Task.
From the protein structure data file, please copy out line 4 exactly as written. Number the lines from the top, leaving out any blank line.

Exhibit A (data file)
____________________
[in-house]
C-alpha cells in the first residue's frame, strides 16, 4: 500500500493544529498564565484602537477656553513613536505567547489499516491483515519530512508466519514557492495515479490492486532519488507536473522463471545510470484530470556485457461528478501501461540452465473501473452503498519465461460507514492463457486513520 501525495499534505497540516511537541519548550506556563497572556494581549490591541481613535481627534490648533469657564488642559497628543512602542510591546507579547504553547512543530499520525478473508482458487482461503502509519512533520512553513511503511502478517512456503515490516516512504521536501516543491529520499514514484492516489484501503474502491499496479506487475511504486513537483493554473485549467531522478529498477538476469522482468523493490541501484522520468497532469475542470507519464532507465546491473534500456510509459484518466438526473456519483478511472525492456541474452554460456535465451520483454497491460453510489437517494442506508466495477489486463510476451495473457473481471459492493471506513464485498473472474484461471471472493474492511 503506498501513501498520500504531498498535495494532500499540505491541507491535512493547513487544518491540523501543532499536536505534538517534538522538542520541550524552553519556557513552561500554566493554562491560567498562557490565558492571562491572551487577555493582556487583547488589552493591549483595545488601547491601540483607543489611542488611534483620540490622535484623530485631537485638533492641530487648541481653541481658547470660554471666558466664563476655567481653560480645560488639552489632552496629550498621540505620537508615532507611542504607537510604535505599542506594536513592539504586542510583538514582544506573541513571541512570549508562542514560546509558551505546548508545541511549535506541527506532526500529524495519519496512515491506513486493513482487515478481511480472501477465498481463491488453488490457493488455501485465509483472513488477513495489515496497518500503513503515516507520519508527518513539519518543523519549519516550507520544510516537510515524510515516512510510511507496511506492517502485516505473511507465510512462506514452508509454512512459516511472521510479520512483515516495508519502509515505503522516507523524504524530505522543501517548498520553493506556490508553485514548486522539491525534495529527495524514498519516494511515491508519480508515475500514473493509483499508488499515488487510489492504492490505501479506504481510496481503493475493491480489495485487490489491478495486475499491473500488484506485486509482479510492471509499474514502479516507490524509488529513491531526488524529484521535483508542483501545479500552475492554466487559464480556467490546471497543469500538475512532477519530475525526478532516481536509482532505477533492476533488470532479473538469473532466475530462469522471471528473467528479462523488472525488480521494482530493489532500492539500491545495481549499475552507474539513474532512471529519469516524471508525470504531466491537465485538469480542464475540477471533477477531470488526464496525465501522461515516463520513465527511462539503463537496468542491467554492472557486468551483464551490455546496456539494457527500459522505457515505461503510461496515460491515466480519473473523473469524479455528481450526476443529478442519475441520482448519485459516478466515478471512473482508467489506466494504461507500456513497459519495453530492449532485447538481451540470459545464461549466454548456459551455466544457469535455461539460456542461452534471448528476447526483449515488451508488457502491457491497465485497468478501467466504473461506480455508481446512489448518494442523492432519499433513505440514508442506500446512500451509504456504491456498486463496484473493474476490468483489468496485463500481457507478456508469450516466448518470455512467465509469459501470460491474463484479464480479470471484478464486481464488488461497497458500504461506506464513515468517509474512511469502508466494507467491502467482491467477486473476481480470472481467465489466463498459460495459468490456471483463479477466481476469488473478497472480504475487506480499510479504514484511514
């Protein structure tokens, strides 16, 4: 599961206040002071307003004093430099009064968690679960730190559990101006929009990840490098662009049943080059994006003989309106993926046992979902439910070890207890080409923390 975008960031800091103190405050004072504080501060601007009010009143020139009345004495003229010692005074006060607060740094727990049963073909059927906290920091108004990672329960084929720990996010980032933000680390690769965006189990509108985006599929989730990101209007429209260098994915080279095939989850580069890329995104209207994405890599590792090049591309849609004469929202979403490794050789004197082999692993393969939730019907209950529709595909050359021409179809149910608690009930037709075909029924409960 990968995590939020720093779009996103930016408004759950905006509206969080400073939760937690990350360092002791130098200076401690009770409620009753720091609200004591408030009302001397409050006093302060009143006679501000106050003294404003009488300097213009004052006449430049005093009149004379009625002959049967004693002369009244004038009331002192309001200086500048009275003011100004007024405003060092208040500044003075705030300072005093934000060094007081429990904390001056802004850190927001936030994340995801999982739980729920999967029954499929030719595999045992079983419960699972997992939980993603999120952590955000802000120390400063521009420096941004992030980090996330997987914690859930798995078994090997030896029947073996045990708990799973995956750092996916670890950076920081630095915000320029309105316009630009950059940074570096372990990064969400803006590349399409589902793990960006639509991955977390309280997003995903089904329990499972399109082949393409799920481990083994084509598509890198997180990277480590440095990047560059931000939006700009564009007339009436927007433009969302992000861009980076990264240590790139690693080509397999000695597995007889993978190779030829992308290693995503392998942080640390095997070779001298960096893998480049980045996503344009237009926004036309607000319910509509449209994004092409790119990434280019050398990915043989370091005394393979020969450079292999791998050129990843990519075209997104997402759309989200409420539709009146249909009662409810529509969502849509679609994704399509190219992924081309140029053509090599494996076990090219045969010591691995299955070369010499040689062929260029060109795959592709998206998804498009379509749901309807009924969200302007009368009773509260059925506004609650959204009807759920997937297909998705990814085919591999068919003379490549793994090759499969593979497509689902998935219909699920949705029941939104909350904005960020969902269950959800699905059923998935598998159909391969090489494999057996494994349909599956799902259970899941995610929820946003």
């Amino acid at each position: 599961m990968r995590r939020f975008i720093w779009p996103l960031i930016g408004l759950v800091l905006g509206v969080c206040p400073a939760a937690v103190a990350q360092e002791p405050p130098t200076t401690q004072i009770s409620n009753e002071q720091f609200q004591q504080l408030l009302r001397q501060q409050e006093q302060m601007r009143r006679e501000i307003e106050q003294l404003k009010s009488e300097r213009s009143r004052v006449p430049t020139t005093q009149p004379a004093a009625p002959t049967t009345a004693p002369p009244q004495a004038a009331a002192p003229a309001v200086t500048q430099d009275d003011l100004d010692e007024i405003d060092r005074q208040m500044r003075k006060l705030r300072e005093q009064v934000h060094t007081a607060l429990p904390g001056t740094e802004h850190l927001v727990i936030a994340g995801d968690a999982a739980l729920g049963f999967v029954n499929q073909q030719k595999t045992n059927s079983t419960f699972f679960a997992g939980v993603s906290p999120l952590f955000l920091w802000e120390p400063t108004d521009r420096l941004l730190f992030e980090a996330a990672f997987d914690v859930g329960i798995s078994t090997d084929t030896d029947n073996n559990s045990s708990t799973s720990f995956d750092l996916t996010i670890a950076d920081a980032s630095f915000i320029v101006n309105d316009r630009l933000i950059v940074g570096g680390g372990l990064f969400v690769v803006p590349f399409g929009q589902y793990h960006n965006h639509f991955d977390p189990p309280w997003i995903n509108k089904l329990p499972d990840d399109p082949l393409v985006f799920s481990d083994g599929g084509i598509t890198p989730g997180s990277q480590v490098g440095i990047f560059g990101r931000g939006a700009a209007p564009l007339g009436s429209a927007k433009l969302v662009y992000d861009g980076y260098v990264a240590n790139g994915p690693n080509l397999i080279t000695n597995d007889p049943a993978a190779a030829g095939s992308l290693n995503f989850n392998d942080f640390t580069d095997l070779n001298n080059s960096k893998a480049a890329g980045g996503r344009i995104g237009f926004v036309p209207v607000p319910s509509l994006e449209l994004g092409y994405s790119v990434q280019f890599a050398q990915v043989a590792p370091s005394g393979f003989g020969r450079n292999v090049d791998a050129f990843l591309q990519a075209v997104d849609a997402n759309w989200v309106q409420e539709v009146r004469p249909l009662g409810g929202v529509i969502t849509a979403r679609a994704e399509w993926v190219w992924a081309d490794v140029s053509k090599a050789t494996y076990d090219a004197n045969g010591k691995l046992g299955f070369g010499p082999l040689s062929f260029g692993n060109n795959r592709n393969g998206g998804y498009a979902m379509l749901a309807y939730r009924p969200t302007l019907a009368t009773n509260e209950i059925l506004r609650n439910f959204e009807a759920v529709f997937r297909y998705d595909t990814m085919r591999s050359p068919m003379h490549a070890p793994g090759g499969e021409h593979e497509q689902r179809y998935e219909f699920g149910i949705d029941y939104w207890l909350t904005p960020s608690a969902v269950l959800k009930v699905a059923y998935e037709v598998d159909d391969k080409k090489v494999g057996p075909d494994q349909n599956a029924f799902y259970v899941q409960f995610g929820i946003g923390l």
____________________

């Amino acid at each position: 599961m990968r995590r939020f975008i720093w779009p996103l960031i930016g408004l759950v800091l905006g509206v969080c206040p400073a939760a937690v103190a990350q360092e002791p405050p130098t200076t401690q004072i009770s409620n009753e002071q720091f609200q004591q504080l408030l009302r001397q501060q409050e006093q302060m601007r009143r006679e501000i307003e106050q003294l404003k009010s009488e300097r213009s009143r004052v006449p430049t020139t005093q009149p004379a004093a009625p002959t049967t009345a004693p002369p009244q004495a004038a009331a002192p003229a309001v200086t500048q430099d009275d003011l100004d010692e007024i405003d060092r005074q208040m500044r003075k006060l705030r300072e005093q009064v934000h060094t007081a607060l429990p904390g001056t740094e802004h850190l927001v727990i936030a994340g995801d968690a999982a739980l729920g049963f999967v029954n499929q073909q030719k595999t045992n059927s079983t419960f699972f679960a997992g939980v993603s906290p999120l952590f955000l920091w802000e120390p400063t108004d521009r420096l941004l730190f992030e980090a996330a990672f997987d914690v859930g329960i798995s078994t090997d084929t030896d029947n073996n559990s045990s708990t799973s720990f995956d750092l996916t996010i670890a950076d920081a980032s630095f915000i320029v101006n309105d316009r630009l933000i950059v940074g570096g680390g372990l990064f969400v690769v803006p590349f399409g929009q589902y793990h960006n965006h639509f991955d977390p189990p309280w997003i995903n509108k089904l329990p499972d990840d399109p082949l393409v985006f799920s481990d083994g599929g084509i598509t890198p989730g997180s990277q480590v490098g440095i990047f560059g990101r931000g939006a700009a209007p564009l007339g009436s429209a927007k433009l969302v662009y992000d861009g980076y260098v990264a240590n790139g994915p690693n080509l397999i080279t000695n597995d007889p049943a993978a190779a030829g095939s992308l290693n995503f989850n392998d942080f640390t580069d095997l070779n001298n080059s960096k893998a480049a890329g980045g996503r344009i995104g237009f926004v036309p209207v607000p319910s509509l994006e449209l994004g092409y994405s790119v990434q280019f890599a050398q990915v043989a590792p370091s005394g393979f003989g020969r450079n292999v090049d791998a050129f990843l591309q990519a075209v997104d849609a997402n759309w989200v309106q409420e539709v009146r004469p249909l009662g409810g929202v529509i969502t849509a979403r679609a994704e399509w993926v190219w992924a081309d490794v140029s053509k090599a050789t494996y076990d090219a004197n045969g010591k691995l046992g299955f070369g010499p082999l040689s062929f260029g692993n060109n795959r592709n393969g998206g998804y498009a979902m379509l749901a309807y939730r009924p969200t302007l019907a009368t009773n509260e209950i059925l506004r609650n439910f959204e009807a759920v529709f997937r297909y998705d595909t990814m085919r591999s050359p068919m003379h490549a070890p793994g090759g499969e021409h593979e497509q689902r179809y998935e219909f699920g149910i949705d029941y939104w207890l909350t904005p960020s608690a969902v269950l959800k009930v699905a059923y998935e037709v598998d159909d391969k080409k090489v494999g057996p075909d494994q349909n599956a029924f799902y259970v899941q409960f995610g929820i946003g923390l």